Destination:Freedom Newsletter
The Newsletter of the National Corridors Initiative, Inc.
Vol. 3 No. 52, December 23, 2002
Copyright © 2002, NCI, Inc.
President and CEO - Jim RePass
Publisher - James Furlong
Editor - Leo King

A weekly North American rail and transit update

Merry Christmas!

Happy Chanukah!

We wish you and yours a happy holiday, and a joyous new year. This is our last issue for 2002. We will begin our fourth year (where does the time go!) on January 6, 2003.

Happy New Year!
Entering the NY Tunnel system

NCI: Leo King

It’s a little murky looking through the dusty cab window from westward No. 93, but up ahead, just beyond the bridge, is the entrance to one of the tunnels finally getting repaired.


Tunnel repairs begin in January

Amtrak has awarded a contract to a California construction company to replace ventilation shafts in the railroad’s New York City tunnels.

Granite Construction Inc. of Watsonville stated in a Dec. 16 press release that it was awarded a $66.2 million contract.

They will demolish and rebuild two ventilation shafts “servicing four existing tracks in the East River Tunnels located in Long Island City, Borough of Queens, New York.”

The project is expected to allow safer exiting from trains for passengers and crews in an emergency, such as a fire.

D:F first broke the story of the tunnels being in disrepair two years ago.

It will also allow rescuers to respond on new stairs, “a special assistance hoist system and a high-capacity reversible tunnel ventilation system.”

The project also includes replacing “existing traction power substations and incorporates all above-ground structures into a single rectangular structure approximately 35-feet tall.”

Work is expected to be finished by December 2006.

The money came from funding approved for North and East River life and safety tunnel enhancements, and is a separate capital grant from other Amtrak funding.

Granite Construction Co. is online at

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Authority looks for variable Downeaster fares

The Northern New England Passenger Rail Authority, which runs Amtrak’s Downeaster, is proposing a new fare system that would increase ticket prices on the most crowded trains and drop prices on runs that usually have many empty seats.

Overall, fares would go up more than 4 percent. The increase, which would take effect in February, would be the first since the service began a year ago, and would be modeled after the way airlines do business, according to the Portland Press Herald of December 17.

The biggest increase on a Portland-to-Boston ticket would be $2, from $21 to $23. Fares would change with the seasons, rising in the summer on many trains but then dropping after Labor Day.

The proposal calls for slashing fares for commuters traveling within Maine but increasing fares by 7 percent to 15 percent for passengers departing from stations in New Hampshire. Passengers departing from Haverhill, Mass., would also see an increase.

Maine is the only state that subsidizes the service, and rail authority officials say they want to show the Maine legislature that they are making every reasonable attempt to minimize the state’s subsidy.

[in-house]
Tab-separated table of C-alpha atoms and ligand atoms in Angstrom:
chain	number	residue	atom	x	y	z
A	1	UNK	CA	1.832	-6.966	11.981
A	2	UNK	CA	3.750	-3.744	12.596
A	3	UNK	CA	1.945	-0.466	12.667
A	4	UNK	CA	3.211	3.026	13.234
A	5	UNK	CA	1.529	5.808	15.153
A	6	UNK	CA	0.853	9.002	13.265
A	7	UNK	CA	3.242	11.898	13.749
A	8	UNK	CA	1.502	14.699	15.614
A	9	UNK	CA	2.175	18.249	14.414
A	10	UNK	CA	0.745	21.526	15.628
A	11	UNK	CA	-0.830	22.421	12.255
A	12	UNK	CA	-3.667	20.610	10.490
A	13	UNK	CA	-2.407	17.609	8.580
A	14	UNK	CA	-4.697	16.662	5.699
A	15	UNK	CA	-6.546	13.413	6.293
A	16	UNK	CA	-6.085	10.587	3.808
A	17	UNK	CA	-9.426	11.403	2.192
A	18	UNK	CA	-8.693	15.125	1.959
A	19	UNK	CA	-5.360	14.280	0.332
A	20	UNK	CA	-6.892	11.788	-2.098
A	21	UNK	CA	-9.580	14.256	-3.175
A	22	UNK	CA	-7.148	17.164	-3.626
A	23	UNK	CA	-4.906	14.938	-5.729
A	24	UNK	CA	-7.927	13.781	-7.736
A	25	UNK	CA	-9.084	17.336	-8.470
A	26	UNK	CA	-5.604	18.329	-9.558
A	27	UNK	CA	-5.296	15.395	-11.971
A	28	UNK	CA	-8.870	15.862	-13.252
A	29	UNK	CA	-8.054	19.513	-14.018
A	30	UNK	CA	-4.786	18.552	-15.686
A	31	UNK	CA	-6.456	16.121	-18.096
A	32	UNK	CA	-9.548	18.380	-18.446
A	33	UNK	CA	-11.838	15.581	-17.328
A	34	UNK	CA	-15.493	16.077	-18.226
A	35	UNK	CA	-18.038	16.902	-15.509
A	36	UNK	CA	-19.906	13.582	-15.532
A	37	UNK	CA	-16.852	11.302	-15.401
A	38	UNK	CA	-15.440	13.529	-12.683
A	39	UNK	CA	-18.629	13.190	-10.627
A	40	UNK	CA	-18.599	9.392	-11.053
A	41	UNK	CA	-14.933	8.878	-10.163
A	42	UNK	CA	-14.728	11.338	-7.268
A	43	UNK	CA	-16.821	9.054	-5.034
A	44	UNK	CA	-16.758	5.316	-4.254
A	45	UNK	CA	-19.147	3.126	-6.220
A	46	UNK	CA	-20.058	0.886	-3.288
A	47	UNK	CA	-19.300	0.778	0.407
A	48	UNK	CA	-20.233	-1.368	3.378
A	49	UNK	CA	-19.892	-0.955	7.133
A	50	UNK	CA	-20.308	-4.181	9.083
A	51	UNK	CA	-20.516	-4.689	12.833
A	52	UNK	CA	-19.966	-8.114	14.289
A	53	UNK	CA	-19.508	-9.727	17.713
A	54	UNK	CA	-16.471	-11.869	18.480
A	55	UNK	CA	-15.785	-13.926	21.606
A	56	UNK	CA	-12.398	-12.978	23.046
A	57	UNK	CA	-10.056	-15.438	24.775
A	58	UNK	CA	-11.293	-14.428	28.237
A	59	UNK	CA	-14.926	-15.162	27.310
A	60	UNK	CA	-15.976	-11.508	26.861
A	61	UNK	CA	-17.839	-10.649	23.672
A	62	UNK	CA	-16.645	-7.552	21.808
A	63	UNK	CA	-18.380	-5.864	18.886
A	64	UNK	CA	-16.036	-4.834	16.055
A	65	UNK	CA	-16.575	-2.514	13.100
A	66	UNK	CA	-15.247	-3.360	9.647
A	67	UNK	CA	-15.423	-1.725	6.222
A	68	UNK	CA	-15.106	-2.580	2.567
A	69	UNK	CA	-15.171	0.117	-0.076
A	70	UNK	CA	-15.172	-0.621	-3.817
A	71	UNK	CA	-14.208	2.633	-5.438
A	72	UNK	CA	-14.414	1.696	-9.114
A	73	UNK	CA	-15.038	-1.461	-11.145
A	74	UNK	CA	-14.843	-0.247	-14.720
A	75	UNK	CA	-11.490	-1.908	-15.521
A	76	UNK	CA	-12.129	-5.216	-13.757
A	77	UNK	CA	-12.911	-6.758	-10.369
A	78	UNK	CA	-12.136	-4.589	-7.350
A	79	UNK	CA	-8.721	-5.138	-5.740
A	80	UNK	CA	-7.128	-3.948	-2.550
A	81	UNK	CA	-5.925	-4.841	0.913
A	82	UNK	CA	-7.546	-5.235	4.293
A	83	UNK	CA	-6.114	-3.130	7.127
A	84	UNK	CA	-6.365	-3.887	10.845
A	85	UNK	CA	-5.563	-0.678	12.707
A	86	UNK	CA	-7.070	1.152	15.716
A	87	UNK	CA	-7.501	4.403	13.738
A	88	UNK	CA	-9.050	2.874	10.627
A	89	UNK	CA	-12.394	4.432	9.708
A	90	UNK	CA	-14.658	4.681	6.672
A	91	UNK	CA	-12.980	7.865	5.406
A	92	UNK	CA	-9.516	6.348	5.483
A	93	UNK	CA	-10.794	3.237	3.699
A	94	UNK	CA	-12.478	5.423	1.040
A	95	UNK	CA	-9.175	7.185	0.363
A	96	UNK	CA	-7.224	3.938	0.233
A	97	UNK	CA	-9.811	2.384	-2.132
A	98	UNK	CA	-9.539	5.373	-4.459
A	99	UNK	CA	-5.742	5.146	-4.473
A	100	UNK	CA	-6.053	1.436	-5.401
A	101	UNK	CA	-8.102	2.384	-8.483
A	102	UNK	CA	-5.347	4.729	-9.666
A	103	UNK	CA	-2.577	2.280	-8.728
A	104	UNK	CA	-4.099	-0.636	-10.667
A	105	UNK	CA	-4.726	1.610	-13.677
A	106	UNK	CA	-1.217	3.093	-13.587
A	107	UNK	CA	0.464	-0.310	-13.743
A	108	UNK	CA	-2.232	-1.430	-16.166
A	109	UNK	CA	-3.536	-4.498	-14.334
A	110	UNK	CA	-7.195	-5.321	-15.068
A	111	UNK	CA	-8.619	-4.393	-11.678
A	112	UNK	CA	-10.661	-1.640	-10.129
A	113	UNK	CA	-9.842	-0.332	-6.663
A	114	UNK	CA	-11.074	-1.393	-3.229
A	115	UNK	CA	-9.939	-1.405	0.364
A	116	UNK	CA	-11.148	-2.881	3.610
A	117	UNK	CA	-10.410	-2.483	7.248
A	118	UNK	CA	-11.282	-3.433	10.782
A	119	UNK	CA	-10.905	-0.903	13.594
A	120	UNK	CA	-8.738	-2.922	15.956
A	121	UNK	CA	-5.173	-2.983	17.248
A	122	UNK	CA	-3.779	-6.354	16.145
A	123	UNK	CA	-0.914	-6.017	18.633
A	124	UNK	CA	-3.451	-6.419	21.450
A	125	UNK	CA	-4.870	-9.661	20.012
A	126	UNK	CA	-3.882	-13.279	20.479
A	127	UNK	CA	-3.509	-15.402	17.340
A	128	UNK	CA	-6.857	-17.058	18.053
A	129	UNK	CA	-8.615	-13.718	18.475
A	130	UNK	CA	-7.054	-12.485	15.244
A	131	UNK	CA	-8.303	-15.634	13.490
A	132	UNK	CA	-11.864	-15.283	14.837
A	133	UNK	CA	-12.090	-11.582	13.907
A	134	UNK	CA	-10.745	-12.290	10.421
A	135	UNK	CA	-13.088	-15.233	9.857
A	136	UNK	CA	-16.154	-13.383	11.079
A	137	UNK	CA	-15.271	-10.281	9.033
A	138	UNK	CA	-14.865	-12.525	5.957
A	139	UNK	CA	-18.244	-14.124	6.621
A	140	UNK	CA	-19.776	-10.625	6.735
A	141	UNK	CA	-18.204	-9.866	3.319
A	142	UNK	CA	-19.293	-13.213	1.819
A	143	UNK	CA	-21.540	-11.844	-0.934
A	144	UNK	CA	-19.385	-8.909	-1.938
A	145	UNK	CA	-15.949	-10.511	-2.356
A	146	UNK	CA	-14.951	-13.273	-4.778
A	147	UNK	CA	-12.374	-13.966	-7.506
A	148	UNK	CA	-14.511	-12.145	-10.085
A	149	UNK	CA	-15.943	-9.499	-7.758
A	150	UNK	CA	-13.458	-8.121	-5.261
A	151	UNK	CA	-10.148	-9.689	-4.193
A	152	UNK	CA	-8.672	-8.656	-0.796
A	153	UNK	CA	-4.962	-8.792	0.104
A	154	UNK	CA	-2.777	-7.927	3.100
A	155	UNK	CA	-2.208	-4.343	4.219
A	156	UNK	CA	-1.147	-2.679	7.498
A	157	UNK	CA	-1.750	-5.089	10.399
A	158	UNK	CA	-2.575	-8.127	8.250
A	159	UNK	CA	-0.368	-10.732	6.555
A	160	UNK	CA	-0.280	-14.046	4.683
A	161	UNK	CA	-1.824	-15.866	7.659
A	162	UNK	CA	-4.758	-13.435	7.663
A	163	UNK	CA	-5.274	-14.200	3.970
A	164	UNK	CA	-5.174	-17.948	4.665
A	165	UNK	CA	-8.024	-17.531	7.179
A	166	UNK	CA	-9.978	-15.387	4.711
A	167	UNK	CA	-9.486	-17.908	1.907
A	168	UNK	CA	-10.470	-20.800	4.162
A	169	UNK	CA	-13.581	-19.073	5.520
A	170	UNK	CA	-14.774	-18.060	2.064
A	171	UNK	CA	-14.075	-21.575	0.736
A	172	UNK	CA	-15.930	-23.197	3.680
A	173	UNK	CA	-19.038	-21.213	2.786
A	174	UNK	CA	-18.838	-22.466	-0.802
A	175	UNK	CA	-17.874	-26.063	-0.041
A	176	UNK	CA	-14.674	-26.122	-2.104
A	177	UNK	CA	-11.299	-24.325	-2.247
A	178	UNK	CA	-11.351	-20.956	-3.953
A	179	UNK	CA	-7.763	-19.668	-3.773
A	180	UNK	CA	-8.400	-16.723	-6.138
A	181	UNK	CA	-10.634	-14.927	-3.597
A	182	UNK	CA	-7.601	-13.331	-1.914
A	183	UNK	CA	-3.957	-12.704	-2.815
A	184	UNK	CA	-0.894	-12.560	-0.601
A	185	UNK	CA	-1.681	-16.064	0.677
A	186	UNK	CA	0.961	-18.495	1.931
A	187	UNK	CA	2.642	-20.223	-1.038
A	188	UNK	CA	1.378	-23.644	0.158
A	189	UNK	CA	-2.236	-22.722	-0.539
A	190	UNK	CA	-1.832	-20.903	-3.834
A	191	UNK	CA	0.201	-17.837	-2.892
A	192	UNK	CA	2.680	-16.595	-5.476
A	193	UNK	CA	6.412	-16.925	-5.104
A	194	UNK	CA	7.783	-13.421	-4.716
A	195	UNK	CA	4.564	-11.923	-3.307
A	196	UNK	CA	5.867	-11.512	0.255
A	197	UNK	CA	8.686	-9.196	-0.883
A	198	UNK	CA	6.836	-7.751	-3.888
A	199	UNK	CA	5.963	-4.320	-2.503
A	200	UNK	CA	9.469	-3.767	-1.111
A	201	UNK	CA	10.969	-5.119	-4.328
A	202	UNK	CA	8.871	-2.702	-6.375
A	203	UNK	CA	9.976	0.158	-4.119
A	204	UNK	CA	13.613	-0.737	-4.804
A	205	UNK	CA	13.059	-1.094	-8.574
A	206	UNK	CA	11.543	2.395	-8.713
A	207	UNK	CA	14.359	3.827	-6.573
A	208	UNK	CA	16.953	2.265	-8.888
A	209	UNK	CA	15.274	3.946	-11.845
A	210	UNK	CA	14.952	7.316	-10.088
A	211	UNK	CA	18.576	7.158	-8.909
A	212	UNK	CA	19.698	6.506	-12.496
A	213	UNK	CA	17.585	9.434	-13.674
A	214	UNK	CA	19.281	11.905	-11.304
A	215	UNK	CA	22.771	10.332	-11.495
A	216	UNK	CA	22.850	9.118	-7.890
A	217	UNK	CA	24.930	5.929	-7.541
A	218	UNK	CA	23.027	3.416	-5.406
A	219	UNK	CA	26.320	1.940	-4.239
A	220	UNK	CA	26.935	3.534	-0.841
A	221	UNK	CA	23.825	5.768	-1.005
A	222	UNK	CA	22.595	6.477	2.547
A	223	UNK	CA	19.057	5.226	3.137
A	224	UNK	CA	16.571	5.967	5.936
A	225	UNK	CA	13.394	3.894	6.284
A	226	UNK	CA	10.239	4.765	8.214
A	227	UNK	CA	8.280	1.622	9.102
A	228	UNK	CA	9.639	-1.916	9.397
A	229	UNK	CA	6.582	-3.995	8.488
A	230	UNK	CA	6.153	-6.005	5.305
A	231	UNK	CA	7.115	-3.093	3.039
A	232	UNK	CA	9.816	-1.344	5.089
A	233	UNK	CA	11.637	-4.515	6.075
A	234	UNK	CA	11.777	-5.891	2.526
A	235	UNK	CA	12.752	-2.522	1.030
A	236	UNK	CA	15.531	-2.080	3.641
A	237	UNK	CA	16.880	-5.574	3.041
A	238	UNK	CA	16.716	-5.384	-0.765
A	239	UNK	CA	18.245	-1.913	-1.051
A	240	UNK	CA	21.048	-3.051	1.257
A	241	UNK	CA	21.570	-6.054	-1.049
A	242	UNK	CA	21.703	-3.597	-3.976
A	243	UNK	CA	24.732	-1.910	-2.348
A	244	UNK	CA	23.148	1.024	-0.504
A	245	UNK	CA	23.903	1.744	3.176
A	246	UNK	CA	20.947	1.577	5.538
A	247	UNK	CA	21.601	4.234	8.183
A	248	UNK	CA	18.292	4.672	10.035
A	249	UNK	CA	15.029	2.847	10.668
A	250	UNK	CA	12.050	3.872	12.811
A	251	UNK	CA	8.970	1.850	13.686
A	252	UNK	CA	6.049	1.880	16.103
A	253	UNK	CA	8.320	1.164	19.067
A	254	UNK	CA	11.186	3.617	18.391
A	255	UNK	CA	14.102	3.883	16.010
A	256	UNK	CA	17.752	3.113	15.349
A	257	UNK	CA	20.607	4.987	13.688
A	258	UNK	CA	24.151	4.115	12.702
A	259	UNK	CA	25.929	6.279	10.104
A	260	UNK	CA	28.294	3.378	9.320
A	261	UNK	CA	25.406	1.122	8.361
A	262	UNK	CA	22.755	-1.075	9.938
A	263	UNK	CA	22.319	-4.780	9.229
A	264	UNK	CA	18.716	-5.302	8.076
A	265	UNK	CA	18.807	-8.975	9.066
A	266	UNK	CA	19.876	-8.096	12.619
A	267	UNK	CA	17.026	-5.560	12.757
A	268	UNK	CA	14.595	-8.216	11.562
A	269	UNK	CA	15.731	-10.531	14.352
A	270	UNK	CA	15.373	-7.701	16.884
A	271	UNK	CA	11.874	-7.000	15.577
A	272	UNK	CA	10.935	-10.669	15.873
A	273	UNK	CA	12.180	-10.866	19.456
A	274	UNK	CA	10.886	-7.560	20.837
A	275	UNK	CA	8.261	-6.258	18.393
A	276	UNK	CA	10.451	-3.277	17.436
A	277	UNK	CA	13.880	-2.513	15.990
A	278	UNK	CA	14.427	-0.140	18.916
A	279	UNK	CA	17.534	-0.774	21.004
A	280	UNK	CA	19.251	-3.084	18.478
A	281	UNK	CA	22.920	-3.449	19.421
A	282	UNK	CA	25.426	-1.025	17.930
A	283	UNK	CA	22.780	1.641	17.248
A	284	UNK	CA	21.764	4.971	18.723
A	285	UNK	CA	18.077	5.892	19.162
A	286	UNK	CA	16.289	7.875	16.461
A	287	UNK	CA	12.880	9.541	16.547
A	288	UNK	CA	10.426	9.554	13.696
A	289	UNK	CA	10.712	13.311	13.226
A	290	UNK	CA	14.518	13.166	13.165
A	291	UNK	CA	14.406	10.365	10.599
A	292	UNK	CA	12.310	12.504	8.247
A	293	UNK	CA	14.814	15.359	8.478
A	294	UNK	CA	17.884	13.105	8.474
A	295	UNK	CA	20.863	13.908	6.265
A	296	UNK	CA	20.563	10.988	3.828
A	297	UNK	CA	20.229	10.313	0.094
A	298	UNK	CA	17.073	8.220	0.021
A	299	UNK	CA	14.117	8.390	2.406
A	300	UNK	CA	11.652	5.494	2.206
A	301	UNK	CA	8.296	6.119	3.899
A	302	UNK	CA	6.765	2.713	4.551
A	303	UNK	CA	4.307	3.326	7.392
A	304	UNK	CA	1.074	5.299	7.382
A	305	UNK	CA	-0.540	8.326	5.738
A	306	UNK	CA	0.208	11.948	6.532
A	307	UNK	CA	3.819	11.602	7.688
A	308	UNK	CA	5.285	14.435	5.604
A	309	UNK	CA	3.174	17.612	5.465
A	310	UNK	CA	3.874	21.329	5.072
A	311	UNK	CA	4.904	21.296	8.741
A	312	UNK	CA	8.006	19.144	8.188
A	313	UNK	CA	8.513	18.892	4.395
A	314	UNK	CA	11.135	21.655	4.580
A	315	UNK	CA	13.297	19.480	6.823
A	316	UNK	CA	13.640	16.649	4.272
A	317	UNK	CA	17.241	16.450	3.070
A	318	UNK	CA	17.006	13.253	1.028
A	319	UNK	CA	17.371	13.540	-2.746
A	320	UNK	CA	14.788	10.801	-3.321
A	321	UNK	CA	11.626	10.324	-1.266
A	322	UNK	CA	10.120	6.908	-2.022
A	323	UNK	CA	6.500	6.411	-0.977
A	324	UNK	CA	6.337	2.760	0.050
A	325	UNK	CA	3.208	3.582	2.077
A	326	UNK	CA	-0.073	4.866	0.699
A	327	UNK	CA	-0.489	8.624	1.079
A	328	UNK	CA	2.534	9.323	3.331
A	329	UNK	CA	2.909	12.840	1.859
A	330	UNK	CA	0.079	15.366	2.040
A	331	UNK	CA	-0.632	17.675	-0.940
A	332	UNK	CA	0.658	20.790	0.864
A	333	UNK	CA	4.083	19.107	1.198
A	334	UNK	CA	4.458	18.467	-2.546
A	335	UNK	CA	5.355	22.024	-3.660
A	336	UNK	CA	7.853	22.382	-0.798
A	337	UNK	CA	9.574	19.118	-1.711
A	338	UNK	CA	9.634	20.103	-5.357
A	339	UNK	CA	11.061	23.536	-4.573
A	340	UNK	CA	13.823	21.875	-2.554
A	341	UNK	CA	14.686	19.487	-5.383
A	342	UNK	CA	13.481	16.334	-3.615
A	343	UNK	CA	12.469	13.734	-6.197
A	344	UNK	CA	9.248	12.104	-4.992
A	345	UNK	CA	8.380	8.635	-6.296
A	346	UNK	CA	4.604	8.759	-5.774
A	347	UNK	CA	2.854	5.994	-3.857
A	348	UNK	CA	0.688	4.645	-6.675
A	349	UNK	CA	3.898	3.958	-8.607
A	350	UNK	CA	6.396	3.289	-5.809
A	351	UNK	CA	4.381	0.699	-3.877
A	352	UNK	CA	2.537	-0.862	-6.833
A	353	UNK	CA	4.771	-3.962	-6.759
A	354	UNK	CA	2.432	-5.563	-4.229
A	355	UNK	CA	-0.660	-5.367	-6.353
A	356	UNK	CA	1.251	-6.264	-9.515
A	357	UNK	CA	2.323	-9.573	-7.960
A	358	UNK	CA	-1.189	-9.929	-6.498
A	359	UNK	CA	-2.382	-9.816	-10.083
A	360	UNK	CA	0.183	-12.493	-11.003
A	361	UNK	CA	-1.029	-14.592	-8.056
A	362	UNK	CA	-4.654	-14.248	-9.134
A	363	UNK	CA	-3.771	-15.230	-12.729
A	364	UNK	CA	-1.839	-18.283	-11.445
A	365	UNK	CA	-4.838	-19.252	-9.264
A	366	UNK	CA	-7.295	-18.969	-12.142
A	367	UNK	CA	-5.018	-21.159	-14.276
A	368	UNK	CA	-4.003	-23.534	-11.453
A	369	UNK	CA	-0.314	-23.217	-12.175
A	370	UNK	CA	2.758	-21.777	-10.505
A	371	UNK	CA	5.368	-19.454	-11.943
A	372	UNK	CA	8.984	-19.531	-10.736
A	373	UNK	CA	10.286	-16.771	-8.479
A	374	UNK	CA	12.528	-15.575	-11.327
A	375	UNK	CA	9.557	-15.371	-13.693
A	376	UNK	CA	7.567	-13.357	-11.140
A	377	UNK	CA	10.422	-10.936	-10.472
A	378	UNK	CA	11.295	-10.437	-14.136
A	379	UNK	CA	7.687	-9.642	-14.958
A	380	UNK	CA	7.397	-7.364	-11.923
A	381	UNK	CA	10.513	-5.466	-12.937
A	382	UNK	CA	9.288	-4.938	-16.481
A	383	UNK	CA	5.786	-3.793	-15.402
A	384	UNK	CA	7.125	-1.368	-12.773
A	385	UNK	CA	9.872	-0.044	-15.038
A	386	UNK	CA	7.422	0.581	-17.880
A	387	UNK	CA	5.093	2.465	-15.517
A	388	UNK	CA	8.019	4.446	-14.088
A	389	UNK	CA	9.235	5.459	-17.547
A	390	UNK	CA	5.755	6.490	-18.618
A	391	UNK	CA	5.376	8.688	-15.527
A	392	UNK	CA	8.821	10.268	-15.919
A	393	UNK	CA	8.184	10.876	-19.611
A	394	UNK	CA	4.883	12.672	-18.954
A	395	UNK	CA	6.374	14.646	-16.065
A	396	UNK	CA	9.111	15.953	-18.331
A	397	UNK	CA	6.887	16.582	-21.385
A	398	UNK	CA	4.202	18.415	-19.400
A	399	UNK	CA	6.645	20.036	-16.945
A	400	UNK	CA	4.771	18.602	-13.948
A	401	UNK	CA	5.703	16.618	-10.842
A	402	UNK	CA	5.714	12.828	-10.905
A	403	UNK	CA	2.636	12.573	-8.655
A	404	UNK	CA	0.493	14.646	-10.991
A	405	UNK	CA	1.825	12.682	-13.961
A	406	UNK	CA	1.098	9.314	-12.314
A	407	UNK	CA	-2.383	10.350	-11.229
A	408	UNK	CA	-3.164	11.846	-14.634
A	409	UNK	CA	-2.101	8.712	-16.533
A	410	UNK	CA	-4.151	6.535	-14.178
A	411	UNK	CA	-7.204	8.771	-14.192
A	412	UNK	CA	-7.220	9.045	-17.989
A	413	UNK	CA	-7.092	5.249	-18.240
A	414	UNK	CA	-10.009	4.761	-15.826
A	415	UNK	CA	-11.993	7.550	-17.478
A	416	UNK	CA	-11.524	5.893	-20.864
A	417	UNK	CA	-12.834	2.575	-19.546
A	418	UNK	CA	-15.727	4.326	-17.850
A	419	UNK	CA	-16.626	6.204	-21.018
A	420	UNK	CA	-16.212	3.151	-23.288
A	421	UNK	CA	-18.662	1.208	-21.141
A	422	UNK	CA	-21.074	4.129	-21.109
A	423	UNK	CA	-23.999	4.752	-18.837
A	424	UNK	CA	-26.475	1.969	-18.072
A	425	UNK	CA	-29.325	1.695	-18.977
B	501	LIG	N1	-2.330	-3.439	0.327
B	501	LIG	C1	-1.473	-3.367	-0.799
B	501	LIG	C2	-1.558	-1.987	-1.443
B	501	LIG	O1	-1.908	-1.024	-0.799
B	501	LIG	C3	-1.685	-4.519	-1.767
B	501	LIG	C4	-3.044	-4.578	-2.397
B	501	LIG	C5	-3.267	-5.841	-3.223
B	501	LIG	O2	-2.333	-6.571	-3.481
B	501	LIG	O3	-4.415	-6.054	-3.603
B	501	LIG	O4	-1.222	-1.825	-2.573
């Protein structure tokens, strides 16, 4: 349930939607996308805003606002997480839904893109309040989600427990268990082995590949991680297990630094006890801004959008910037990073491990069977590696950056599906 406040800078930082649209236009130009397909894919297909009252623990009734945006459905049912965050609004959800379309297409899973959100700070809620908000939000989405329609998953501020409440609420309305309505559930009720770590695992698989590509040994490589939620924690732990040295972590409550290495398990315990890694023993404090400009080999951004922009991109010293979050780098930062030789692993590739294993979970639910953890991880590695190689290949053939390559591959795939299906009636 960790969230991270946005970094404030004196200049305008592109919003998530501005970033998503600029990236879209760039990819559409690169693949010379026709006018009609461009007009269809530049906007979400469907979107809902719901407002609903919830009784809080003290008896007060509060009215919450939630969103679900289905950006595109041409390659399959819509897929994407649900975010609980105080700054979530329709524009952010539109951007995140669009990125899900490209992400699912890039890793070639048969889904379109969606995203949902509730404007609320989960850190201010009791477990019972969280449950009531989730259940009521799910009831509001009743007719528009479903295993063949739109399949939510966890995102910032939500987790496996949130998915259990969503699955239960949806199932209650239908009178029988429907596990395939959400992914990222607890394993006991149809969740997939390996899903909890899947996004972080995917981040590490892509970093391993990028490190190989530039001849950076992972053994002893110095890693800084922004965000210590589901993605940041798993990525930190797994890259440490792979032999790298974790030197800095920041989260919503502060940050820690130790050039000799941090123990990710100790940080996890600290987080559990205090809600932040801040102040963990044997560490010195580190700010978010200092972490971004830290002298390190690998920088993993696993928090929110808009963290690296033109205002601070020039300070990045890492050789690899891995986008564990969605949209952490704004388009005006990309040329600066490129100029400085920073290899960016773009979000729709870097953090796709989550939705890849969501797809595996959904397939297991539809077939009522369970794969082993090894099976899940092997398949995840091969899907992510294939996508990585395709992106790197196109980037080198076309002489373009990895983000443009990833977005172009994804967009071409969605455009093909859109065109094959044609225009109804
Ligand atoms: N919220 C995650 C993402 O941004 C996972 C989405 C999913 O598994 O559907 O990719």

That state subsidy is $400,000 this year, but the rail authority projects it will grow to $1.3 million when federal start-up money dries up in two years.

The authority’s directors voted on December 13 to present the plan to the public for discussion.

John Englert, the rail authority’s executive director said it is “a matter of trying to eke as much from our existing infrastructure as we possibly can. It is simply smart business. That’s all.”

The authority is trying to address the uneven way the service is being used. While some weekend trains are so crowded that people are turned away, many weekday trains have a surplus of empty seats. The Downeaster has many occasional riders but not many regular riders, and very few people are using the train to travel within Maine.

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Disney plays hardball over bullet train

The Disney crowd in Orlando, Fla., is playing hardball – if the coming bullet train stops anywhere else around Orlando, it won’t stop at Disney World, officials say.

Like all trains, the high-speed trains will need riders and money.

Walt Disney World ferries 2.2 million visitors a year to and from Orlando International Airport, and Disney is willing to put all those people on the high-speed train – but only if the train travels nonstop between their complex and the airport, effectively bypassing Orange County’s huge convention center and Disney’s largest theme park competitors.

The St. Petersburg Times reported last week if the train stops to serve attractions along International Drive, including Universal Studios and Sea World, Disney has told state officials to forget about putting a station anywhere near Mickey’s, Minnie’s, Donald’s and Goofy’s front door.

If Disney opts out, the high-speed train meant to link Orlando with the Tampa Bay area and eventually connect the state’s five largest metropolitan areas, would completely bypass the largest single entertainment complex in the world and lose those 2.2-million riders.

“They don’t want people from their park to get on the train and go to other attractions, and the way they’re going to do that is to make sure that the train doesn’t go to other attractions,” said Miami consultant William Dunn, a member of the state’s High Speed Rail Authority board. “I think they’re going to succeed. I don’t see anyone who’s going to stop them.”

Against all predictions, Florida voters approved a high-speed rail system as an amendment to the state Constitution in 2000. The mandate is to begin construction by next November.